It’s a remarkably robust system and incredibly efficient, saving countless man-hours of development around each city. The drawbacks come in when we demand a great deal of precision. It defeats the purpose to use the tool this way, but there’s a very good reason why we do it exactly once. It’s called the first-time user experience, or the FTUE (‘fuh-too-ee’—that is actually a thing), which could be its own post so I’ll summarize briefly: the first time a player plays a game is also the first time they can make a judgment and either become a dedicated player or walk away forever, so you want to get it right. Understandably, we bend over backwards to make this first experience as accessible as possible, considering what’s at risk.

Similarly, many games without procedural level design try to shoehorn in the replayability and content load of this approach—but with limited success. Look at mastery systems (lots of mobile and Facebook games), mirrored levels or playing levels in reverse (Mario Karts and shooters), incentives to play through the game again or on a harder difficulty (“new game plus!”), or modified art in an otherwise unchanged experience (ever beat Super Mario World’s Special World?). Instead, many of these approaches just come across as a desperate plea to keep players playing and arguably aren’t as compelling as new, original content.

Weighing both sides equally, there are parts of me that do miss being the surgeon and giving a level that element of craftsmanship you can’t really achieve otherwise. But procedural level design’s got more heft and staying power and can keep things fresh for far longer. It’s still possible to noodle with individual gameplay encounters and drop them in the pool of assets a generated city can draw from. And an axe is way better in a zombie apocalypse anyway.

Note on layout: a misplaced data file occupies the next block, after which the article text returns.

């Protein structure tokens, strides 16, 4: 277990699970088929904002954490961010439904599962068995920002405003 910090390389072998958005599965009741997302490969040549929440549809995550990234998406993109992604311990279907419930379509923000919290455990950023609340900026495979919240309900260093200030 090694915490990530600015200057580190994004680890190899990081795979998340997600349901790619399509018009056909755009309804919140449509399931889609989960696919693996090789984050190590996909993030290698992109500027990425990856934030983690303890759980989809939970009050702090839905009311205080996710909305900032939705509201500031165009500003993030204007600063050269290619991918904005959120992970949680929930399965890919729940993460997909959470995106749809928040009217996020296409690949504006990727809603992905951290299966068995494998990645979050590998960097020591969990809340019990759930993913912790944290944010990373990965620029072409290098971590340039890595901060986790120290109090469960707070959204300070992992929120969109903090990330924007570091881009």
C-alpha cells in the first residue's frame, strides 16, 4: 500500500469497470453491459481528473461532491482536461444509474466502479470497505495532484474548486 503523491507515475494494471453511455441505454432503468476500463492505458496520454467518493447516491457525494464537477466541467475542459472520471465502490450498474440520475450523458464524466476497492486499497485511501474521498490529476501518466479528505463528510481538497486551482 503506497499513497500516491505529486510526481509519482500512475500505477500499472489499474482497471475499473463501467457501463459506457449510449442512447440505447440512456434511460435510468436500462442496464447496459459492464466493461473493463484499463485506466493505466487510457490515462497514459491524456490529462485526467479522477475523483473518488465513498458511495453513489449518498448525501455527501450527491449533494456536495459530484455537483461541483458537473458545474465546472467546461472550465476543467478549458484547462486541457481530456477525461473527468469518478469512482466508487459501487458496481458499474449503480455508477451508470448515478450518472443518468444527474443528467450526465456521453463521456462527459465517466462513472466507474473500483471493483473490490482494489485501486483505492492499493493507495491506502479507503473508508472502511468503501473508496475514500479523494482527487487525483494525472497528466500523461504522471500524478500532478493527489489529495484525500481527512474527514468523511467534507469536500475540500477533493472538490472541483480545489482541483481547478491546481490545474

Josh Hufton, Level Designer


Let’s fight this one Co-Op: my thoughts on online harassment and the responsibilities we have to each other

Most of us participate in development streams here at Proletariat. We do them at the same time every week. We’re working on the same project, using the same stream service, webcam, everything. All things are equal. And we all get trolls. It’s the internet. It’s Twitch. “That’s just how it is, bro!” We know.

But when I’m streaming, the trolls aren’t bashing the game or my artistic abilities. Most of the unwelcome comments I get are about my physical appearance, veiled questions regarding my validity as a professional developer, and strange sexual advances.

Some of the more memorable comments I’ve received:

“Is that thing a man or a woman? It’s wearing lipstick.”
“Your hair is fucking dumb.”
“Show more cleavage or I’m leaving.” (an interesting variation on TITS OR GTFO)
“I’m only watching because you look like my ex.”
“Can you put your hands up to the camera? I want to see your hands.”
“You would look sexier with a neck beard.”
“Yeah but that only works for you because you’re a hawt girl.” (This comment came after I said the best way to find a job in games is to go to networking events and meet people, instead of throwing resumes into an HR black hole)

A lot of this is simple enough to deal with. Tits or GTFO? Ban them. Your hair is dumb? Ban hammered. More cleavage? All of the ban.